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Multi-state dead recovery mark-recovery model performance for estimating movement and mortality rates
Liljestrand, EM; Wilberg, MJ; Schueller, AM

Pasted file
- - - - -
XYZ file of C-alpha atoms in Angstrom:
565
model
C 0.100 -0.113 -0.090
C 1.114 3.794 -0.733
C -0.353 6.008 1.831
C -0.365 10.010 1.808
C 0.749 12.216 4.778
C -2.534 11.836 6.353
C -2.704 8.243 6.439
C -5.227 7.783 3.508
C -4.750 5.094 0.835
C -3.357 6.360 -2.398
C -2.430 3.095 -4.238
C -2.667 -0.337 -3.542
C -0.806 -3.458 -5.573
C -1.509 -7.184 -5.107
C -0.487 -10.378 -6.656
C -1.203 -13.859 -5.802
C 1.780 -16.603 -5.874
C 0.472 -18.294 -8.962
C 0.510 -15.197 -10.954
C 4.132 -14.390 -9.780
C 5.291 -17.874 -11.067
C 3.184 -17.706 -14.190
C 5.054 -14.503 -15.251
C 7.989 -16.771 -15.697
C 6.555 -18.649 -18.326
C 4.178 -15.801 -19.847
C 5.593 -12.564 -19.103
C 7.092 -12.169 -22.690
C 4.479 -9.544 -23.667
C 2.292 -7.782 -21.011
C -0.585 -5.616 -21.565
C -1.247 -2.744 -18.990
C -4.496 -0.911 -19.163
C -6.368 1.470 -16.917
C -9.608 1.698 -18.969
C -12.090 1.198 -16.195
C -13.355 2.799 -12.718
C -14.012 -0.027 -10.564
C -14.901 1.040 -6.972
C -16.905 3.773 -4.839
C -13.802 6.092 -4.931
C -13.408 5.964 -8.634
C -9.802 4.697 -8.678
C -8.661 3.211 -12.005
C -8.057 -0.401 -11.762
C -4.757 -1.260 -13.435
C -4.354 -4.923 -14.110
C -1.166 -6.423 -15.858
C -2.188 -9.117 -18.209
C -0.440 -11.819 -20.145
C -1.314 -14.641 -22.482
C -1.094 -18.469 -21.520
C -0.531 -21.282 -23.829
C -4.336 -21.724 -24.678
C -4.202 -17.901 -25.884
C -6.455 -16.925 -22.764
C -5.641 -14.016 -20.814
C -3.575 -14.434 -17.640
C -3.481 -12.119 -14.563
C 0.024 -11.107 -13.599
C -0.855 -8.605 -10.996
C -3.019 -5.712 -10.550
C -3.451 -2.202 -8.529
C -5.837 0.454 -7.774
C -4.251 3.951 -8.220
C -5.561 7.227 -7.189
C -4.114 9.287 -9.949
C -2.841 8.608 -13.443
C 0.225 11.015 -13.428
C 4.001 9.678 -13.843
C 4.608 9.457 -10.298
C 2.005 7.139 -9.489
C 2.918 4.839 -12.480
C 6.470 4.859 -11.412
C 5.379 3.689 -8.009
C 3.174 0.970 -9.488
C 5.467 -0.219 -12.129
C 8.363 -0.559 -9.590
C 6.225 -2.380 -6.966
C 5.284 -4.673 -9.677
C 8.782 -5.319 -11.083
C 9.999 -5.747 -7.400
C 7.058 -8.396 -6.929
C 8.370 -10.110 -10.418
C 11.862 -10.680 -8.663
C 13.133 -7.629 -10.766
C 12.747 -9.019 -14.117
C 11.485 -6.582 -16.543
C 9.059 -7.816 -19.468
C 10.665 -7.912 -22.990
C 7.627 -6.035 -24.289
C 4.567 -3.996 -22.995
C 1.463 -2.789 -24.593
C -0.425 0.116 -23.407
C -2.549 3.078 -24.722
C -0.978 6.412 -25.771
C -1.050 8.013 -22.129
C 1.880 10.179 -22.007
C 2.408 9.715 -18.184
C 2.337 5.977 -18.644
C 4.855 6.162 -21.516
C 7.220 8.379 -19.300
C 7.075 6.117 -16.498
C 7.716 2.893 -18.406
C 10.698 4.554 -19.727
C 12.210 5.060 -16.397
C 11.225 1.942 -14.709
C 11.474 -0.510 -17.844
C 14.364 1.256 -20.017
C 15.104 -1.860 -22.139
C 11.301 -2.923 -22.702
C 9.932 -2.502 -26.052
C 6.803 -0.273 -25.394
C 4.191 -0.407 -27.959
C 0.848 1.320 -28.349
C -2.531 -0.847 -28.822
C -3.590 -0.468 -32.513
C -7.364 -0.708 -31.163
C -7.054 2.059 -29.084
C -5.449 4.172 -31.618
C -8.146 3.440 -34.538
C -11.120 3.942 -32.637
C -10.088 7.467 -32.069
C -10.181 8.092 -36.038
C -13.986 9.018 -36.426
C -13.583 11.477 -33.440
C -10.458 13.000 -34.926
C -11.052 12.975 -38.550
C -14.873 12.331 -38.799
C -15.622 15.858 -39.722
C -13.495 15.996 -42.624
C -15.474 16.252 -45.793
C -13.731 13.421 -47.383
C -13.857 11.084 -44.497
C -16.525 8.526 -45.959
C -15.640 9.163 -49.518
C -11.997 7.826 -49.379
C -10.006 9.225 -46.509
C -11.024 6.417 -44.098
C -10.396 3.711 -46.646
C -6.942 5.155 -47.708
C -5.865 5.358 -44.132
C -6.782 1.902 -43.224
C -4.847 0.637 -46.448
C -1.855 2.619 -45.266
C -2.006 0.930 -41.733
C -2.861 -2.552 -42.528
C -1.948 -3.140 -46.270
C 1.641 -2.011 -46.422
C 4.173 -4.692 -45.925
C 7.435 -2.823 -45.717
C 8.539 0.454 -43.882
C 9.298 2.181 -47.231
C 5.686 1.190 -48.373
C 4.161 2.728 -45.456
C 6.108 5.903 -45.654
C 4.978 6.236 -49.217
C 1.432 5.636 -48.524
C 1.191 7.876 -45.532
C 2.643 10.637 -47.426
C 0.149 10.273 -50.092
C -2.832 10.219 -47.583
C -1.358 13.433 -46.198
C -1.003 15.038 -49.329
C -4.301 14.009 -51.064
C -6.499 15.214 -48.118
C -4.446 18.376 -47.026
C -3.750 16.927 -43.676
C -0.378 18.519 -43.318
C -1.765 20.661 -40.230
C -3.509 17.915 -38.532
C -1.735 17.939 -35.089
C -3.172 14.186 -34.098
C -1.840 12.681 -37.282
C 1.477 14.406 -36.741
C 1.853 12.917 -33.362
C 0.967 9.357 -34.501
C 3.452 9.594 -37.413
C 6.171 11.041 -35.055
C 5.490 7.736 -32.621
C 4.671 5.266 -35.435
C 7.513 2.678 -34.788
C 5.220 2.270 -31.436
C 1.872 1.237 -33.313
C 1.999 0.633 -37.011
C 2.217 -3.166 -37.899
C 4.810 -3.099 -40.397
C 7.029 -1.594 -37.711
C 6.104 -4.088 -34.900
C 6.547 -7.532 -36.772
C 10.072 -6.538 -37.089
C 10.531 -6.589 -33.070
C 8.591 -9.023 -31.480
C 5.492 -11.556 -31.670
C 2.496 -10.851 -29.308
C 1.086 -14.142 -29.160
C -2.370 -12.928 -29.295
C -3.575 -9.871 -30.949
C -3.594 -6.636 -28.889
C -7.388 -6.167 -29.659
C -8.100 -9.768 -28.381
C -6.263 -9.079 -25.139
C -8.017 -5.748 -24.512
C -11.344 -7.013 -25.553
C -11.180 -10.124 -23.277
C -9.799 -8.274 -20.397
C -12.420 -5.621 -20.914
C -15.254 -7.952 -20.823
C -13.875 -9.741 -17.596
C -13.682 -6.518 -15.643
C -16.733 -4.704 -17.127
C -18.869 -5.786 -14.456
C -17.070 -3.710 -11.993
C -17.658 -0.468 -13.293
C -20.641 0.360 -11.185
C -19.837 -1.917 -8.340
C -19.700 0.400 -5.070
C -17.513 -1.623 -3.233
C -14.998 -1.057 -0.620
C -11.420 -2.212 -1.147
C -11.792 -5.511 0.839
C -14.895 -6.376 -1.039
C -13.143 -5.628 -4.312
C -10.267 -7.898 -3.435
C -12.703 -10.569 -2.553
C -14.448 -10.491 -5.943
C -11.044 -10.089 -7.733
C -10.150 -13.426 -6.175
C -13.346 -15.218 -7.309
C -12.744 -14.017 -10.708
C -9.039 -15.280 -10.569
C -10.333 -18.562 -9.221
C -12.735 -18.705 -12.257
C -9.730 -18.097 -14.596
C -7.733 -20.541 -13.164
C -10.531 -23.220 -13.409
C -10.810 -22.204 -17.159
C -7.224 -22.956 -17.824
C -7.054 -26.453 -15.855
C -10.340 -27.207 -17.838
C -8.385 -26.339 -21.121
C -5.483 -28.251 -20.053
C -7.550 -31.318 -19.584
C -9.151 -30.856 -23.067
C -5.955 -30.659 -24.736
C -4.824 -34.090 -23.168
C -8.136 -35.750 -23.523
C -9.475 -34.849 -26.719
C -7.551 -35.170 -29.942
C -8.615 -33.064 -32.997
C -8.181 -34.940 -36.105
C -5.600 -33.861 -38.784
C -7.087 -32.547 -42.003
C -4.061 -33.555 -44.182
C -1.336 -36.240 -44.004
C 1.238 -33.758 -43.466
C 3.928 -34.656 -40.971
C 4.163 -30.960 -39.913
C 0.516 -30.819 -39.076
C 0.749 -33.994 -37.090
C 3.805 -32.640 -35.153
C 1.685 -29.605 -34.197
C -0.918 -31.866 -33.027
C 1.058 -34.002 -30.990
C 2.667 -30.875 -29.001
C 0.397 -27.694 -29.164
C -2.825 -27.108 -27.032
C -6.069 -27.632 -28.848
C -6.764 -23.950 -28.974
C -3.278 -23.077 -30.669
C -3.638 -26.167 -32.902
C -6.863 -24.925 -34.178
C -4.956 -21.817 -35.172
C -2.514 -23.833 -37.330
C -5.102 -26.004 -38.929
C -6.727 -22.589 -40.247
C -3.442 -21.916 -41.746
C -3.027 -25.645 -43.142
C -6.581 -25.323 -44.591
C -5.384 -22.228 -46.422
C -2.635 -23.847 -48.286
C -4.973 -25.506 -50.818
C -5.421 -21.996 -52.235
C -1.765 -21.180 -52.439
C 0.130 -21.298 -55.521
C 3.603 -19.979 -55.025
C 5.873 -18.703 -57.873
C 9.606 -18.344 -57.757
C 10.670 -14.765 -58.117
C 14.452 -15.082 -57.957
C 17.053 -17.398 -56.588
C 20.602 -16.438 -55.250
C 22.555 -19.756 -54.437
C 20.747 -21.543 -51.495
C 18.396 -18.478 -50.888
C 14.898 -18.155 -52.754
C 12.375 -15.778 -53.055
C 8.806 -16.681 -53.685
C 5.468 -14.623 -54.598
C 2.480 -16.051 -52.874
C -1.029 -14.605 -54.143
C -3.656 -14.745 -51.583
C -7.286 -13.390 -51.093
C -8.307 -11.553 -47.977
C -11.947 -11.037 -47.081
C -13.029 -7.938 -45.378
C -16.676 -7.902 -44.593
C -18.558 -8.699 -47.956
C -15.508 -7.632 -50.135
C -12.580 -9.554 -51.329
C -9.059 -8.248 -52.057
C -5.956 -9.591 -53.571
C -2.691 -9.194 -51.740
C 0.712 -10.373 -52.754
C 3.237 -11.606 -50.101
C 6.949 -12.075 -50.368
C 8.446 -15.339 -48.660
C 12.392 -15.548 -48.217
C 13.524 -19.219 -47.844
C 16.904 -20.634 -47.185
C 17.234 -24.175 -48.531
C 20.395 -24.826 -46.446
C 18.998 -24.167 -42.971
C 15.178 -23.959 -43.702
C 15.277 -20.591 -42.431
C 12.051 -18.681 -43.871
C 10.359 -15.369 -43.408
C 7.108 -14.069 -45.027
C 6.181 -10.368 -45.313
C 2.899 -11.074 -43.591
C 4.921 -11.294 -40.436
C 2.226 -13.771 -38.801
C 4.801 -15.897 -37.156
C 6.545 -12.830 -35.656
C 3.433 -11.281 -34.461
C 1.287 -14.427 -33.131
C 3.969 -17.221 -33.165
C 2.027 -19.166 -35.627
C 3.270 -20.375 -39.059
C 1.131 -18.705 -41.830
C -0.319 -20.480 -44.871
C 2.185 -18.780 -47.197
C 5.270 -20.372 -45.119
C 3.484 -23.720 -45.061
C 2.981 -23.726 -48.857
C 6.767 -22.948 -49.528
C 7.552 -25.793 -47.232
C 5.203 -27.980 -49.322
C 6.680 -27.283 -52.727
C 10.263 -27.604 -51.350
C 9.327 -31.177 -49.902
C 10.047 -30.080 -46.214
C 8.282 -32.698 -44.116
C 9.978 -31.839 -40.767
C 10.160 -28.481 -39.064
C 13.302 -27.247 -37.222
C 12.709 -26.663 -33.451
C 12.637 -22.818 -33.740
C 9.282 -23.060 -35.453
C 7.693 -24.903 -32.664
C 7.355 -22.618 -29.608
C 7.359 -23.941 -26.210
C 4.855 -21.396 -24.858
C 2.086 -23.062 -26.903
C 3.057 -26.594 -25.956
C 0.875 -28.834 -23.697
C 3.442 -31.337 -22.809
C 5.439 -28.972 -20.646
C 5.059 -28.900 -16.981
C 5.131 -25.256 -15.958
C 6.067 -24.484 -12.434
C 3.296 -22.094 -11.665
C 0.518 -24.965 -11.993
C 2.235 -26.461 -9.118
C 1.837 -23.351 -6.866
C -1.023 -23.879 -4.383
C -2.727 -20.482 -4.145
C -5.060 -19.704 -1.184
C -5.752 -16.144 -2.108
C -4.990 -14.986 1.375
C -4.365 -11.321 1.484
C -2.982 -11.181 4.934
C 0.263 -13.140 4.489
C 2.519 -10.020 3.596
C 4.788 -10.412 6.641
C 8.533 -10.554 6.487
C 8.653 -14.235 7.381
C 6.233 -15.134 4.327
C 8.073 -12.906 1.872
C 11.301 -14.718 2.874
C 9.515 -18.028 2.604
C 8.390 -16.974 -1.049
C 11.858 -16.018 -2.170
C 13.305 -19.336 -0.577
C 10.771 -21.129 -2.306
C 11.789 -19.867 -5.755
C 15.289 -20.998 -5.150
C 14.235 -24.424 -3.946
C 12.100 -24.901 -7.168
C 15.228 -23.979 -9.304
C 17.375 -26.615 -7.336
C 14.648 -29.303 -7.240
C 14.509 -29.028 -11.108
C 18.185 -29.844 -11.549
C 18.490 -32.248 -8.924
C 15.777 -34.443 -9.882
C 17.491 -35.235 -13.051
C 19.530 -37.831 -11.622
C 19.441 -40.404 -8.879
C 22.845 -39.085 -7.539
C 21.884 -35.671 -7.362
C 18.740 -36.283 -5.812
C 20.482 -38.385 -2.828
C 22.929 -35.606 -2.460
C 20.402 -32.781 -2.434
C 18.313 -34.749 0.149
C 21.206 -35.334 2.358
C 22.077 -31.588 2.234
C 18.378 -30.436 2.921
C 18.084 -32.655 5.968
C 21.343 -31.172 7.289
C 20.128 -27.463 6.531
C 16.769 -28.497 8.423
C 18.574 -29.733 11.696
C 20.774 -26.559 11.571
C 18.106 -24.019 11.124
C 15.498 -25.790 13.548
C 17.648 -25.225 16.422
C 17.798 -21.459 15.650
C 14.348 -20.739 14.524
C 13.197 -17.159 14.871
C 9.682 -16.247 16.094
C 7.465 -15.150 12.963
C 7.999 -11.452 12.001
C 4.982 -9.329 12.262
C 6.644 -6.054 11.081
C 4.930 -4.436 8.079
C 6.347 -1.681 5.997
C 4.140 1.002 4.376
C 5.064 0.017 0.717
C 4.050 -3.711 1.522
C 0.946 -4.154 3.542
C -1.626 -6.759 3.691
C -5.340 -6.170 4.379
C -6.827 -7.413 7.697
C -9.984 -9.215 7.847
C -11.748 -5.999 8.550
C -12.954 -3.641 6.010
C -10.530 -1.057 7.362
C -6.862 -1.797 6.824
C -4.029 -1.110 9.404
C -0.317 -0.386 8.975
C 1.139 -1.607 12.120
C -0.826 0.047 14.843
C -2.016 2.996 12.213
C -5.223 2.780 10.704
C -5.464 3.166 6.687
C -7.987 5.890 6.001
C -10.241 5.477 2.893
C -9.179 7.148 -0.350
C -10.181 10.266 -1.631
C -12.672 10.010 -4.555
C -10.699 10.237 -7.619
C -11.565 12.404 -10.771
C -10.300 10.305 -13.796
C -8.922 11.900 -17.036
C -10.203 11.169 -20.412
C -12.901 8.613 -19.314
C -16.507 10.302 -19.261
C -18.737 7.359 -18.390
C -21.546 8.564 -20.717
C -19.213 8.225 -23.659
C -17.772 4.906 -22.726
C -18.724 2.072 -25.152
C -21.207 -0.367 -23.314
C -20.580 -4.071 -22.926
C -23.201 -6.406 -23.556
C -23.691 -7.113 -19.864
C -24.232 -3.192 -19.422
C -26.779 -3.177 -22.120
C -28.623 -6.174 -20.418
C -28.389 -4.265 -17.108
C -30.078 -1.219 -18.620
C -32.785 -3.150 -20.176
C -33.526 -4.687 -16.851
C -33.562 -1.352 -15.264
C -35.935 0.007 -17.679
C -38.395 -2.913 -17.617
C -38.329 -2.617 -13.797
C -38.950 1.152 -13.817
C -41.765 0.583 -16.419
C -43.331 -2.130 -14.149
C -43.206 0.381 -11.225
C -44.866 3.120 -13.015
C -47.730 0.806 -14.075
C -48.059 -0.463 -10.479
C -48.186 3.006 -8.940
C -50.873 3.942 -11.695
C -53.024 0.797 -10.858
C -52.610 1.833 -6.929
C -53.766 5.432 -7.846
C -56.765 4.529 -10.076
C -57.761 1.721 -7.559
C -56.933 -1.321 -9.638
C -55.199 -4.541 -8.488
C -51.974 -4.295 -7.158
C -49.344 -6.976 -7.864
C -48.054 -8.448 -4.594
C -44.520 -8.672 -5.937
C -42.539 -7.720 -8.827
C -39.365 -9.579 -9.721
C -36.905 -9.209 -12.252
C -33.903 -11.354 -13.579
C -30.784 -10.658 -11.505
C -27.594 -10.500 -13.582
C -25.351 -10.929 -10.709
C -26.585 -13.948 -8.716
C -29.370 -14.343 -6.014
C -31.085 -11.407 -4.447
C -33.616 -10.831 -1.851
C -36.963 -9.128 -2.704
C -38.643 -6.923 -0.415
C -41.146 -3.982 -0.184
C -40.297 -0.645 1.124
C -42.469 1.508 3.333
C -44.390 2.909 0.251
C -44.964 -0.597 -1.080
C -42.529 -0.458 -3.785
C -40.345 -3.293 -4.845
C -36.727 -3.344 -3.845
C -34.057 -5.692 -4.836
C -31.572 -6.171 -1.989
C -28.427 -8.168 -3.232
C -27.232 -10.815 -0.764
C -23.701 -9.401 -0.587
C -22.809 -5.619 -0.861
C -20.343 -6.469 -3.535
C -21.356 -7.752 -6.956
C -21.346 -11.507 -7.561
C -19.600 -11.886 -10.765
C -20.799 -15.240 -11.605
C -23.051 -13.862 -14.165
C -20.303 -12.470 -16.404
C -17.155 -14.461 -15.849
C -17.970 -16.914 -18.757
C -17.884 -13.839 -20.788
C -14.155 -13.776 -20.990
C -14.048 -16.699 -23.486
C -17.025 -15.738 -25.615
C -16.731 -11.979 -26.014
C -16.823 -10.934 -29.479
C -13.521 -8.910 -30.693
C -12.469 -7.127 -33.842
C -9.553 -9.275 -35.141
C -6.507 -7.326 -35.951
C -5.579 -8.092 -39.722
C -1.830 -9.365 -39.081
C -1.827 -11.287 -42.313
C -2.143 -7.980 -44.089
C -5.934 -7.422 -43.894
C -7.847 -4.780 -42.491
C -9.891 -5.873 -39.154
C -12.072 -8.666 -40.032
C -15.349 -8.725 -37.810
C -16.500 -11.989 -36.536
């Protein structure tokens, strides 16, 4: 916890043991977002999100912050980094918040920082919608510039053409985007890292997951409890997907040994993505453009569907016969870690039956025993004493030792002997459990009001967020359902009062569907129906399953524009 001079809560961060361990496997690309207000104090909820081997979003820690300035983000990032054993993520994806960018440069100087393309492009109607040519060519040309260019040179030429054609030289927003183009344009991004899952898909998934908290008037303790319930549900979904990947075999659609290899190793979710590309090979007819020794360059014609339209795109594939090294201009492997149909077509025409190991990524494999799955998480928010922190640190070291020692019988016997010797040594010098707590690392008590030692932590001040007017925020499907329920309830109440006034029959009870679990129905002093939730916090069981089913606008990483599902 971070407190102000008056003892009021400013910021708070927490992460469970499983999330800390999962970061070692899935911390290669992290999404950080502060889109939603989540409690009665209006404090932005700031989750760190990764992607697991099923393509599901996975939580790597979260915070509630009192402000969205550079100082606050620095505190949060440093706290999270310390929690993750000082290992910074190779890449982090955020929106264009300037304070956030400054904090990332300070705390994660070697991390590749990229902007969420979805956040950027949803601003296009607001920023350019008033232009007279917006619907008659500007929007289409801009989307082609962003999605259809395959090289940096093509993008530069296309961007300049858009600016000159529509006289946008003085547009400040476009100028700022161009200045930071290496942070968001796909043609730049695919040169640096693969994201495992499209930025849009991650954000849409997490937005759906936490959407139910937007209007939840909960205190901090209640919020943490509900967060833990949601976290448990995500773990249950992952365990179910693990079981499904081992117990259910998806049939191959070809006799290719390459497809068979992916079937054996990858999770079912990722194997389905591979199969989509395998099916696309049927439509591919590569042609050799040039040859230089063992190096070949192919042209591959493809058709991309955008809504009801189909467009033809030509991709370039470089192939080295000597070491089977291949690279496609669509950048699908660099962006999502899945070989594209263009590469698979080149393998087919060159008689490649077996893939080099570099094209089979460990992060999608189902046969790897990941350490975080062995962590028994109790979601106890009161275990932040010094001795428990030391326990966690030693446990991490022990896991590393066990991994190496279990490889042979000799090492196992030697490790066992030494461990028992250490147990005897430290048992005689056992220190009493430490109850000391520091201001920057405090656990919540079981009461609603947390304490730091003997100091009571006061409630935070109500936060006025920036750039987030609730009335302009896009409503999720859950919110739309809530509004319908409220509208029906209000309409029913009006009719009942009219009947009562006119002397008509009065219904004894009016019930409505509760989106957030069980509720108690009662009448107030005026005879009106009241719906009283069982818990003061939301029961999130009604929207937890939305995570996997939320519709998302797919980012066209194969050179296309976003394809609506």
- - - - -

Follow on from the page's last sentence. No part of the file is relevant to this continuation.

Multi-state mark-recovery models are used to estimate movement and mortality rates of terrestrial and aquatic animals. These models have become especially popular in the last 20 years since technology and statistical techniques have improved to accommodate the extensive data requirements. However, the ability of multi-state mark-recovery models to estimate movement rates has received little evaluation, with few studies exploring the effects of alternative release and recovery designs on the bias and precision of estimates. Our objectives were to evaluate the effects of the spatio-temporal pattern of releases, pattern of recovery efforts, and number of releases on the performance of a multi-state mark-recovery model. We generated mark-recovery data from a spatial model and fitted them using a multi-state dead recovery model that included prior distributions on movement rates, natural mortality, and catchability. We generated data using a spatially variable schedule of releases and effort, and a release size of about 1 million individuals to mimic a mark-recovery study conducted for Atlantic Menhaden Brevoortia tyrannus in the late 1960s. We also ran alternative scenarios of sample size and spatially uniform releases and effort, either by themselves or in combination to determine their effects on the accuracy of the estimates. The model generally produced unbiased estimates of mortality rates with median error < 0.02 yr(-1) for all scenarios, but some biases were present for the movement rates. Movement rates and catchability were more accurately and precisely estimated in scenarios that included spatially uniform fishing effort, while spatially uniform releases had little to no effect on bias or precision of estimated movement rates. Increased sample size improved accuracy of all parameter estimates except for the lowest movement rates. Future mark-recovery experiments that use a multi-state dead recovery model may benefit from distributing recovery effort uniformly over time and space.
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